This is fascinating. My grandfather was a pilot on this flight and sadly passed away. My uncle did a bit of research on the crash. The crash has always hung over our family and i know it left a lot of questions unanswered, especially for my grandmother.

    I would love to get any further info if possible.

    Liked by 1 person

    • Jonny if you can get a copy of Two Star Red by Gwen MOFFAT it has lots of information or Whensoever by Frank Card.
      Hope this helps.


      • Turkish Aviation says:

        I obtained both these books on the internet auction site eBay. No doubt you may find them on Amazon also. Both books are about the RAF rescue teams and various operations (site rescues) through time. Two red star (out of print) seems somewhat sought after and is quite costly. If you cannot obtain any of these copies let me know and I’ll try and provide you what information I can from the books.


  14. Barry Mayner (RAF ret’d Navigator) says:

    In 1964 while on 29 Sqn Javelins at RAF Nicosia, I was invited as supernumerary aircrew to join a 70 Sqn. Hastings trip to take the Nicosia MRT to Van. The MRT were to visit the Tudor Crash site.
    Is there anyone on this site who was on that visit.

    Liked by 1 person

  15. roger reid says:

    I find it awesome that there is so much recent interest in this event, and that there are relatives who “ask questions and seek answers”. And that Heavywhalley runs this incredible site.

    Firstly let me thank the servicemen on the plane and MR with other associates for their service. It was a remarkable epic that changed The Government’s reaction to MR and its needs.
    Let me clarify… I have not been in the RAF or the MR. I met George Murphy in 1962 and he became my mountaineering mentor and close friend. I have “had a thing” about the Mt Suphan epics (there was a USA Mercator epic nine months later) and have tried to get info over the years. I sought to achieve my Bucket List of climbing Mt Suphan in 2015, but found myself “over the hill” rather than “on the hill”. Still….

    For those of you who have had difficulty in getting info, well I assure you that it is far, far worse for those trying to find out about the Mercator disaster. I understand that there is a 70-year State Secrecy block on The Avro Tudor disaster, so presumably facts will be available in 2029.

    Certainly the decision to put all the gear on that Avro Tudor was a cockup of the highest order. Reportedly the unflappable McMillan and his Cabinet were far more than flappable and their horror turned their bowels into water. McMillan apparently took personal lead on the aftermath.

    Unanswered Questions? None were listed above but they likely include:

    1. “Was it pilot error?”
    That tends to be an “official” comment, but there is a strong feeling that it was not. There has been comment that The Russians knew in advance what was on that cargo plane. Apparently there were fears that The Russians had got to the crash site first. There is a persistent belief that The Russians were jamming navigational beacons and sending false beams to direct “suspicious planes” into Mt Suphan. The same debate occurs in the USA. The Mercator spy planes were deeply disturbing to The Russians, Chinese and North Koreans as the USA planes patrolled their borders. A number of these 18 top-secret P4M-IQ “World Watchers” were shot down, and it was such a high-risk venture that they were replaced by the “much safer” U2 spy plane, leading to the 1960 Gary Powers incident a few months later. The Mercator was so top-secret that often even now the loss of BUNO on Mt Suphan is not mentioned in their list of disasters. So whilst the facts are buried currently, it seems pretty certain that it was not “pilot error”.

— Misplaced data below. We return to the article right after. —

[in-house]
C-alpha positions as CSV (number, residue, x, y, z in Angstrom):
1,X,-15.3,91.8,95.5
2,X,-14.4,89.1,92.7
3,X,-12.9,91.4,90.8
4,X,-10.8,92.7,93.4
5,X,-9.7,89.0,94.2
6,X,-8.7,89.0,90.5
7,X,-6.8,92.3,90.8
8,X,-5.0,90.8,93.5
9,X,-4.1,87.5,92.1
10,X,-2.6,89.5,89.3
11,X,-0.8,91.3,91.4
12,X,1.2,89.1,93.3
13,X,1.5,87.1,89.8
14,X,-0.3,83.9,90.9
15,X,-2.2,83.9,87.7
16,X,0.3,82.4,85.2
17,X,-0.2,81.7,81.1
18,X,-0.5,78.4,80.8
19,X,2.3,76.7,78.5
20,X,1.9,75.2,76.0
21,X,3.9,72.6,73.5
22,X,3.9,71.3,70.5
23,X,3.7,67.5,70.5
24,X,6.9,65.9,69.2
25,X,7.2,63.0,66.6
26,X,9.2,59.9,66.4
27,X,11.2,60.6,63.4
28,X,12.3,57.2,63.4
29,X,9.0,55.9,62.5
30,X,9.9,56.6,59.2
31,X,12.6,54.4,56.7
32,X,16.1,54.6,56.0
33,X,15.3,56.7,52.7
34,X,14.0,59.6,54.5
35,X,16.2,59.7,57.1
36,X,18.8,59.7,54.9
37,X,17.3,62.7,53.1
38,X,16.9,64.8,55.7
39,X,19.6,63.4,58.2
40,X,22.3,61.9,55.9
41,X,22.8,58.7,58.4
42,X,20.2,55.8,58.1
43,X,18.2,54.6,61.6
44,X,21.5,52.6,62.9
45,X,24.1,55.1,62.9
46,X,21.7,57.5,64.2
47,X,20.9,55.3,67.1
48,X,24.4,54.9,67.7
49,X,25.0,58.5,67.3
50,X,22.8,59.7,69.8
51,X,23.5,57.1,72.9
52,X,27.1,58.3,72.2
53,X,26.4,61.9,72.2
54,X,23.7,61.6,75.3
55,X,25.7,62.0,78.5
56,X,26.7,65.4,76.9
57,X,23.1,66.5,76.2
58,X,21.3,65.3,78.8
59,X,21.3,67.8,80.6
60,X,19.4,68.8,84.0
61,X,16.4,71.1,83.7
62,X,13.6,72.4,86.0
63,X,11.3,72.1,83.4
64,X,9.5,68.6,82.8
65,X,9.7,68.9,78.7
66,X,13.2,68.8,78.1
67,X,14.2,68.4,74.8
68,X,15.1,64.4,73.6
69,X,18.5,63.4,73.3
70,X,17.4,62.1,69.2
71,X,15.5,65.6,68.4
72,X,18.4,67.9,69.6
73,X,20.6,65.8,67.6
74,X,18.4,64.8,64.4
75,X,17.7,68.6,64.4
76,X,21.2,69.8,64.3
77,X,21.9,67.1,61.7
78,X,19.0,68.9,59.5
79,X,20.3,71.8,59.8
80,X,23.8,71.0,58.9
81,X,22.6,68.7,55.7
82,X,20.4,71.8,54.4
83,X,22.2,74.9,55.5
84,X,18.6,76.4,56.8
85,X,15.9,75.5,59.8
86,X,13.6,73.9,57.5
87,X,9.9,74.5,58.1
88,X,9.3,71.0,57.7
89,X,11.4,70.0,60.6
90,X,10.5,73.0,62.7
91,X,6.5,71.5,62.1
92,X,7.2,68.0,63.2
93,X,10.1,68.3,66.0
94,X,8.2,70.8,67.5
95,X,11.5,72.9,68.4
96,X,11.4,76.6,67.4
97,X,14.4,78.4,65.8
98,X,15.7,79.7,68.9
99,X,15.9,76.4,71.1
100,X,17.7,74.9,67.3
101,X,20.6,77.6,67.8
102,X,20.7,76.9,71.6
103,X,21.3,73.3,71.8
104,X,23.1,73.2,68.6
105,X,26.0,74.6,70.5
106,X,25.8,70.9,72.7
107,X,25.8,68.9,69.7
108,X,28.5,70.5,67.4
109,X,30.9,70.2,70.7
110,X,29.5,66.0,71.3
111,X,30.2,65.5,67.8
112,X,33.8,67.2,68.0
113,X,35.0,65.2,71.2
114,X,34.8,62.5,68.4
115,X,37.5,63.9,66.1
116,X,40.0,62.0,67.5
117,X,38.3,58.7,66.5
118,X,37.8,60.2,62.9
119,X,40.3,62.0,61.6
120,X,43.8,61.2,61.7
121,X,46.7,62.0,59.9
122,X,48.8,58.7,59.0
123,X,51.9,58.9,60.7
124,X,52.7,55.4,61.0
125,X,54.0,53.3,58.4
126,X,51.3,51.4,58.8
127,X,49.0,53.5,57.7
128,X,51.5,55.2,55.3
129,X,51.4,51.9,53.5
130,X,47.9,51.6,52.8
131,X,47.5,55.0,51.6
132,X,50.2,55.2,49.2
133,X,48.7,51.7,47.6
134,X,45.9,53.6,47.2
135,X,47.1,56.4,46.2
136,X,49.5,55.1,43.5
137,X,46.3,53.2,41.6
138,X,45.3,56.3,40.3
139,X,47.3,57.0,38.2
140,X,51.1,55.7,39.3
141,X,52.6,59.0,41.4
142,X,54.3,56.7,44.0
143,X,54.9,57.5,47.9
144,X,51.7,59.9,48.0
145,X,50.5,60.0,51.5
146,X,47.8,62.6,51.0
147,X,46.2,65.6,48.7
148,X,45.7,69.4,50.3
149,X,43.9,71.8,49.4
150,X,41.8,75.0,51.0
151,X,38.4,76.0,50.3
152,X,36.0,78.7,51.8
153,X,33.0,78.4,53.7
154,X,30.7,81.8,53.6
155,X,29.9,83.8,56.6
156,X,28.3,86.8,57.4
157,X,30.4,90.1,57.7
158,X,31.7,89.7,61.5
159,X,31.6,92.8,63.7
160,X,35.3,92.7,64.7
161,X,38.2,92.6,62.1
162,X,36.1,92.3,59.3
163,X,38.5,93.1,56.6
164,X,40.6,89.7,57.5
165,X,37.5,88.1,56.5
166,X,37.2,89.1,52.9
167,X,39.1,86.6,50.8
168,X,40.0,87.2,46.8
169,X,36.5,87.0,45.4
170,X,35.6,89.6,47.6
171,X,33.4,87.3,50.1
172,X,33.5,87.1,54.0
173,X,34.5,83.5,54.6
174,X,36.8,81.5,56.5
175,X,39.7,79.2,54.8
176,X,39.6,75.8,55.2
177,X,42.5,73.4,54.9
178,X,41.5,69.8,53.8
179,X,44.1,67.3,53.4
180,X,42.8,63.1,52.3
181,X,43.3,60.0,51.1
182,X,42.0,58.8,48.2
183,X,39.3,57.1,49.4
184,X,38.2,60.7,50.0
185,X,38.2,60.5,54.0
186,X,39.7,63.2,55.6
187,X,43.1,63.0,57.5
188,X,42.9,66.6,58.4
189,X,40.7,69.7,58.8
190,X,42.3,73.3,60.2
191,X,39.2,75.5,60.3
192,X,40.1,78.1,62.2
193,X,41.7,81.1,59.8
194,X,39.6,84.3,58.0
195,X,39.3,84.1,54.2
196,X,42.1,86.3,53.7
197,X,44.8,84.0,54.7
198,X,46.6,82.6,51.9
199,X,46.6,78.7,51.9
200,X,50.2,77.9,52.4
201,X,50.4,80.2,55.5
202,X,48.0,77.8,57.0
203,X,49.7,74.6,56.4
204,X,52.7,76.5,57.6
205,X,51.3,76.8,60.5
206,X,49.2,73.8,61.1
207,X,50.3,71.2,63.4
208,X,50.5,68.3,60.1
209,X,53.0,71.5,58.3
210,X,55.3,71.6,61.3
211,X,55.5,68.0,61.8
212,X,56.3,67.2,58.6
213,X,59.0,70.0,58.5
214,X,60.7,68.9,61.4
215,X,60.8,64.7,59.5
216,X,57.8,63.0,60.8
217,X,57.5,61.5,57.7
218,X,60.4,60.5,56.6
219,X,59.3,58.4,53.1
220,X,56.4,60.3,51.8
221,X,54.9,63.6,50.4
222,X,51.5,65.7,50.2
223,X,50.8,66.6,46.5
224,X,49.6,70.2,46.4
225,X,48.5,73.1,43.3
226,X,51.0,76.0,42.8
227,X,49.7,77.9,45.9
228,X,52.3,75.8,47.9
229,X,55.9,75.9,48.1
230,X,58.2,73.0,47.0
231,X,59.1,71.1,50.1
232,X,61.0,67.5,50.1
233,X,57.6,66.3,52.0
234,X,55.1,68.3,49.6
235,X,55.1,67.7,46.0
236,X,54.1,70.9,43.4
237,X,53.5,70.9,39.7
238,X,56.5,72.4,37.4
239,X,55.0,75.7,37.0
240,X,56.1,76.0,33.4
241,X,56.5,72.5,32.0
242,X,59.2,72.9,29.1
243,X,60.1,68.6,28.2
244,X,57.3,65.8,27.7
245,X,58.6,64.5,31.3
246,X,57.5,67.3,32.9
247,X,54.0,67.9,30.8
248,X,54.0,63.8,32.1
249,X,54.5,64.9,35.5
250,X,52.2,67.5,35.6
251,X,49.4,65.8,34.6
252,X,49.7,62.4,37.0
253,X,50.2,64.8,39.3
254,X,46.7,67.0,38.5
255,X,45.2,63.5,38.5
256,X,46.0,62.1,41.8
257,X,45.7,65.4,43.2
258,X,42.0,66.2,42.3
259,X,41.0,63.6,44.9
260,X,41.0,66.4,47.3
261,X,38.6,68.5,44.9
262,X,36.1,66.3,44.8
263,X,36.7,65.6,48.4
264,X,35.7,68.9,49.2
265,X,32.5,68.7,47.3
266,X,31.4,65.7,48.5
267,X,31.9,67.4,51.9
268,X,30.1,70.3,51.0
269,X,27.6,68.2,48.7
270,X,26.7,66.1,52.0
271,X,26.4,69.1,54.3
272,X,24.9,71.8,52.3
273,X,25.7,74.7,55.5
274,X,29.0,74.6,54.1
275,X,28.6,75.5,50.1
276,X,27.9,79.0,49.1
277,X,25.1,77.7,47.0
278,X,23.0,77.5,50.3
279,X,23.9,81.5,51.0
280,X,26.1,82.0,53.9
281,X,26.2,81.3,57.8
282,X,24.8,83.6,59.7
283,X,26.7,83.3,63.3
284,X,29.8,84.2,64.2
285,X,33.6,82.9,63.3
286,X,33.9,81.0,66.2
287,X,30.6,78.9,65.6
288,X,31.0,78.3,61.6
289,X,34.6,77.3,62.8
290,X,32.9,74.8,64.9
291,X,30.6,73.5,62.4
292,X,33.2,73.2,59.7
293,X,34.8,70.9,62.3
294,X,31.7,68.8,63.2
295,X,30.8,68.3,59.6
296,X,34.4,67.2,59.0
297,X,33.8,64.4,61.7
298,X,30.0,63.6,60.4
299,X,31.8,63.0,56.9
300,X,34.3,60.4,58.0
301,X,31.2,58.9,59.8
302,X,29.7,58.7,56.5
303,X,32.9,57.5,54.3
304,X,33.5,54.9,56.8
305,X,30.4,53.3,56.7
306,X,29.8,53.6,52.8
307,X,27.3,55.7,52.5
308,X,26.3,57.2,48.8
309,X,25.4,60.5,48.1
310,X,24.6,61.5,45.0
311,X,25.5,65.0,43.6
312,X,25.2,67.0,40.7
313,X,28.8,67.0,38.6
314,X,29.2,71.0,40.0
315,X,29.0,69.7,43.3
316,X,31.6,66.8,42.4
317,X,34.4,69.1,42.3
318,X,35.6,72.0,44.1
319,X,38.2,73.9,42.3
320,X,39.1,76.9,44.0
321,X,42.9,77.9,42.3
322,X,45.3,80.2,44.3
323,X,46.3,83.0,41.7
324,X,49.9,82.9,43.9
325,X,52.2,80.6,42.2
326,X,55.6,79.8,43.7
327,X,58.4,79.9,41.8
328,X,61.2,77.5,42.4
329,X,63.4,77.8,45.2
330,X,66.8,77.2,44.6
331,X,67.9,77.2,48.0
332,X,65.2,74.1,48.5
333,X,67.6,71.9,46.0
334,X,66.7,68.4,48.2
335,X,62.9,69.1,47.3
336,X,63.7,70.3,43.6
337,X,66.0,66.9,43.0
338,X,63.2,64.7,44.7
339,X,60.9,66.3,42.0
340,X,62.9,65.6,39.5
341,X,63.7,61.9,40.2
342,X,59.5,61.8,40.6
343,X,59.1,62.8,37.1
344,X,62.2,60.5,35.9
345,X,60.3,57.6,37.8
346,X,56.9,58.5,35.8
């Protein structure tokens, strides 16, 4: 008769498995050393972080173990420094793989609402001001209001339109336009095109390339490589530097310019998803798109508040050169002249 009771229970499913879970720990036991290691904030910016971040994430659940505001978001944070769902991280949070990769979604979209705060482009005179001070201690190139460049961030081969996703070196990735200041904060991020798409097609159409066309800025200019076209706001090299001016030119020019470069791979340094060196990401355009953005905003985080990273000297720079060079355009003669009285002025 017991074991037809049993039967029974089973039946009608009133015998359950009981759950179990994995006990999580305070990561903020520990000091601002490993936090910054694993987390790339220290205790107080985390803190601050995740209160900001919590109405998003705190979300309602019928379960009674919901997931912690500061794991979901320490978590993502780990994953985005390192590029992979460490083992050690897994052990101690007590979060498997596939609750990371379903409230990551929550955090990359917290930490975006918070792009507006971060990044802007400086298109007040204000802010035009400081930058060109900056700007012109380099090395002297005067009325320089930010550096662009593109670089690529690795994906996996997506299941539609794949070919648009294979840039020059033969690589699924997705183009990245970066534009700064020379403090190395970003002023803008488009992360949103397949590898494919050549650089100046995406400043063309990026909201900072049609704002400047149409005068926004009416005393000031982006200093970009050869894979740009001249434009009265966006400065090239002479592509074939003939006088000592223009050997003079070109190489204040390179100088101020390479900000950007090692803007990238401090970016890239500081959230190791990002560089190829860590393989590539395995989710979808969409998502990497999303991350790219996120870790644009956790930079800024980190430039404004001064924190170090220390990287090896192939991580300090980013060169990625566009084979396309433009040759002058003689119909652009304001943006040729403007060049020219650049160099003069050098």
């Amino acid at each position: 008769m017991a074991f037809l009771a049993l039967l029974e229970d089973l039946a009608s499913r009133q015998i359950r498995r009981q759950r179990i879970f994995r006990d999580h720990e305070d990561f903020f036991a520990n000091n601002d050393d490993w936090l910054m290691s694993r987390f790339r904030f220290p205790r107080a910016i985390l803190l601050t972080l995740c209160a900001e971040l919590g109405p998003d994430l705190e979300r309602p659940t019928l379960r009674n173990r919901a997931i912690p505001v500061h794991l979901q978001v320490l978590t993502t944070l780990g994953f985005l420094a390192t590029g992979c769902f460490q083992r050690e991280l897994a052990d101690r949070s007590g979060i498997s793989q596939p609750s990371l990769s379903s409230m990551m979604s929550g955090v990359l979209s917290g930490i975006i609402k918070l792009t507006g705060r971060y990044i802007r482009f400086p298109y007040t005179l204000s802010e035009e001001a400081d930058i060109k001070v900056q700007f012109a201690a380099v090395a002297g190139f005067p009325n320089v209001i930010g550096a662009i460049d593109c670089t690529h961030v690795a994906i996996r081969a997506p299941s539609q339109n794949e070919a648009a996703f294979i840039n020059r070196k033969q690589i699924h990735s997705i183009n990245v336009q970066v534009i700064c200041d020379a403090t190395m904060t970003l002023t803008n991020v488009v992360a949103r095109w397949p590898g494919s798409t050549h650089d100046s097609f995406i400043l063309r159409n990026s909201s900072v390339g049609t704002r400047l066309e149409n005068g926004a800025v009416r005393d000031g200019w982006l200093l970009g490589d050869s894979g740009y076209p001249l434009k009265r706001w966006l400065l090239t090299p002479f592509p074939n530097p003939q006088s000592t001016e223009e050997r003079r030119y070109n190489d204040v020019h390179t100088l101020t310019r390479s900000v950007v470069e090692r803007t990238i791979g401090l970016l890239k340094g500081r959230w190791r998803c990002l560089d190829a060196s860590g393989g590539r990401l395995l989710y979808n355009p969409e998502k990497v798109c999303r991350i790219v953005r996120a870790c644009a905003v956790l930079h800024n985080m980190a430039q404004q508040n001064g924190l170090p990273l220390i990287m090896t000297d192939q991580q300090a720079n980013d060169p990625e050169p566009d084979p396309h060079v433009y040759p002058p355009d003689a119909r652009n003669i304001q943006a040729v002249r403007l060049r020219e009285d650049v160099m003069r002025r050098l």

2. “What was on the plane?”
    It was known that “‘the cargo included Britain’s eight top secret rockets on route for testing at Woomera”. Was it the Avro’s prototype Blue Steel ballistic missile?
    “There was one item that was a strange object that looked like an engine and was still intact after three large explosions.” What was that? And what happened to it?
    There has been querying whether it included “an atom bomb”; and as to its possible radioactivity. George was upset and dismayed to find a few years ago that personal effects were not returned to relatives of the deceased. He had ensured everyone had gone to great lengths to retrieve the personal effects. Where they radioactive? The relatives of the Mercator airmen suffered the same.
    It is said in Turkey that the impoverished villagers pillaged the Tudor wreck for windscreens etc for their homes, and that cancer levels are unusually high “due to the radioactivity”. This has been contested that the high cancer level is from other causes.

    The interest is very timely; because George Murphy’s Memoirs “A long way from Bidder Street” are just being published. There is a eight-page chapter on the Avro Tudor call-out plus Gordon Hercod’s recollections and appendices. I suggest that this is likely to be the definitive comment, until 2029. Also there are a couple of pages on the Mercator call-out, and some of George’s memoirs about his time in the MR. I am in touch with him and his family as to how copies of the book might be made available to MR folk and relatives of the deceased, and I will get back to you when I hear from them.

    David, could you please contact me at rogerreid3@yahoo.com? George has the very highest regard for MR and I know he would like you to have a copy.


Leave a Reply

Fill in your details below or click an icon to log in:

WordPress.com Logo

You are commenting using your WordPress.com account. Log Out /  Change )

Google photo

You are commenting using your Google account. Log Out /  Change )

Twitter picture

You are commenting using your Twitter account. Log Out /  Change )

Facebook photo

You are commenting using your Facebook account. Log Out /  Change )

Connecting to %s

This site uses Akismet to reduce spam. Learn how your comment data is processed.